Breguet 19

Breguet 19 A2.JPG
The Breguet Br.19A2 two-seat attack bomber
RoleLight bomber/reconnaissance aircraft
ManufacturerBreguet Aviation
DesignerMarcel Vuillerme
First flightMarch 1922
Primary userFrench Air Force
Number built~ 2,700

The Breguet 19 (Breguet XIX, Br.19 or Bre.19) was a light bomber and reconnaissance aircraft, also used for long-distance flights, designed by the French Breguet company and produced from 1924.


Breguet XIX prototype. Photo from L'Aerophile December,1921

The Breguet 19 was designed as a successor to a highly successful World War I light bomber, the 14. Initially, it was designed to be powered by a 340 kW (450 hp) Bugatti U-16 engine, driving a four-blade propeller, and such a prototype was shown on the 7th Paris Air Show in November 1921.[1] A new design was flown in March 1922, featuring a conventional layout with a single 340 kW (450 hp) Renault 12Kb inline engine. The aircraft was built in a sesquiplane platform, with lower wings substantially smaller than the upper ones. After trials, the Breguet 19 was ordered by the French Army's Aéronautique Militaire in September 1923.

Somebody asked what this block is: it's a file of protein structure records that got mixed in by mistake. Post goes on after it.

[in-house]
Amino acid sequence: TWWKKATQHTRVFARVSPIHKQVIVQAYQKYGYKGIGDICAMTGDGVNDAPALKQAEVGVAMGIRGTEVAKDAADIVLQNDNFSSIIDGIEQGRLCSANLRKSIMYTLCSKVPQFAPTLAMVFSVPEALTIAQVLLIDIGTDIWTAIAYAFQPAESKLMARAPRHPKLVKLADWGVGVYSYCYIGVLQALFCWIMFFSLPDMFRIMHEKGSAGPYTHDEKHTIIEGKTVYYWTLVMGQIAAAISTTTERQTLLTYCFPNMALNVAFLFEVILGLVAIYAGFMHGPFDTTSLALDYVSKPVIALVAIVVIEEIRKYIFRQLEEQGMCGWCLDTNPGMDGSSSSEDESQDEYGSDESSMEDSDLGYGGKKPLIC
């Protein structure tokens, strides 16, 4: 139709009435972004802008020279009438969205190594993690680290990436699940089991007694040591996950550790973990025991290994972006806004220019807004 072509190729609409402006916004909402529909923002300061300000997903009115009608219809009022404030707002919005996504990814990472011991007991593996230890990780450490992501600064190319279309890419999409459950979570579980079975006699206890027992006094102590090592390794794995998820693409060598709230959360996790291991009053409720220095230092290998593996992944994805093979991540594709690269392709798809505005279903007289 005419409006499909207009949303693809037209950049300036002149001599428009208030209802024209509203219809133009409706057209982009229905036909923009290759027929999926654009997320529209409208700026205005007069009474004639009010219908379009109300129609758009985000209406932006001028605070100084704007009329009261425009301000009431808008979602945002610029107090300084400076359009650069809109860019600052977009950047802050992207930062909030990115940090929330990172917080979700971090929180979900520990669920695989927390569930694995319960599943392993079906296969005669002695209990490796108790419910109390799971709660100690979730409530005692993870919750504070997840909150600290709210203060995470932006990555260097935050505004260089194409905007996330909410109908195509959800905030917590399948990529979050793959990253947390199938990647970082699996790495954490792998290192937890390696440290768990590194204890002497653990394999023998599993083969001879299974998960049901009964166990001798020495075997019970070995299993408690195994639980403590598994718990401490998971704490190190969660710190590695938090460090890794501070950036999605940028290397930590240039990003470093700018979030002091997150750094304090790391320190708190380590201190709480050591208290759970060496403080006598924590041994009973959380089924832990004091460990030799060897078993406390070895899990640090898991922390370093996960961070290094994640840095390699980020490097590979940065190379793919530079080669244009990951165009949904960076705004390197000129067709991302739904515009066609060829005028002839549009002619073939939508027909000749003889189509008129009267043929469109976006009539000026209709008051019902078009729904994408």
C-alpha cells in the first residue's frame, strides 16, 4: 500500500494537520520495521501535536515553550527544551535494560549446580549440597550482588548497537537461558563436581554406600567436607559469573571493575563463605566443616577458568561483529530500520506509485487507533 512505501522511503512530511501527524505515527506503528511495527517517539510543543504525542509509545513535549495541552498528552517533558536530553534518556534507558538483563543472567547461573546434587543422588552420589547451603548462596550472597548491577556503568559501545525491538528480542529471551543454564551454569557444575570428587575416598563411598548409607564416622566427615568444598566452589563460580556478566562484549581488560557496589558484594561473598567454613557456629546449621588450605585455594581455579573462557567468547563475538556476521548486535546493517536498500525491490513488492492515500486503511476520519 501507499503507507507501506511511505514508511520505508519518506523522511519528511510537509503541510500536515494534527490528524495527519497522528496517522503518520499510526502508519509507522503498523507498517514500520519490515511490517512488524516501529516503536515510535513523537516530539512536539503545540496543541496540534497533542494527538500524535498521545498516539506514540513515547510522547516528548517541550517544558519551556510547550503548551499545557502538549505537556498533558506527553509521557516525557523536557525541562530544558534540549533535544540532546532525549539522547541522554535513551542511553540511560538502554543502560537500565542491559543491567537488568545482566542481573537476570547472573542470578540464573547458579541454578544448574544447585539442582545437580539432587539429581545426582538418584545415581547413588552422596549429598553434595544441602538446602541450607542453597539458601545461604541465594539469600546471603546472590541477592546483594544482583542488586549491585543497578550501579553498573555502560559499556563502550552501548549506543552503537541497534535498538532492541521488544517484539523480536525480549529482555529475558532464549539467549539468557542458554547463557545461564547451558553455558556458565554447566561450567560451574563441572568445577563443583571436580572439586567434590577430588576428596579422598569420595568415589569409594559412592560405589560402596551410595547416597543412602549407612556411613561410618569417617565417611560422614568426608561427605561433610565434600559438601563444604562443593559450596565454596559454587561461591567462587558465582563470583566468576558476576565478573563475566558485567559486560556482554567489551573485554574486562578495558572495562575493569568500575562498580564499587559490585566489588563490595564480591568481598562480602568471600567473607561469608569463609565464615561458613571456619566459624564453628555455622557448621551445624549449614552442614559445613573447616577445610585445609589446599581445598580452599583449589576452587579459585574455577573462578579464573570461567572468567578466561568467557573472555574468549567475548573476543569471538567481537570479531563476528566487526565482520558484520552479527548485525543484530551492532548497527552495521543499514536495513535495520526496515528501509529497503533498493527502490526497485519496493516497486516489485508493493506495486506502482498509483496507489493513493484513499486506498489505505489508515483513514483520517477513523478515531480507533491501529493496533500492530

The first 11 Breguet 19 prototypes were powered by a number of different engines. A "trademark" of Breguet was the wide usage of duralumin as a construction material, instead of steel or wood. At that time, the aircraft was faster than other bombers, and even some fighter aircraft. Therefore, it met with a huge interest in the world, strengthened by its sporting successes. Mass production, for the Aéronautique Militaire and export, started in France in 1924.

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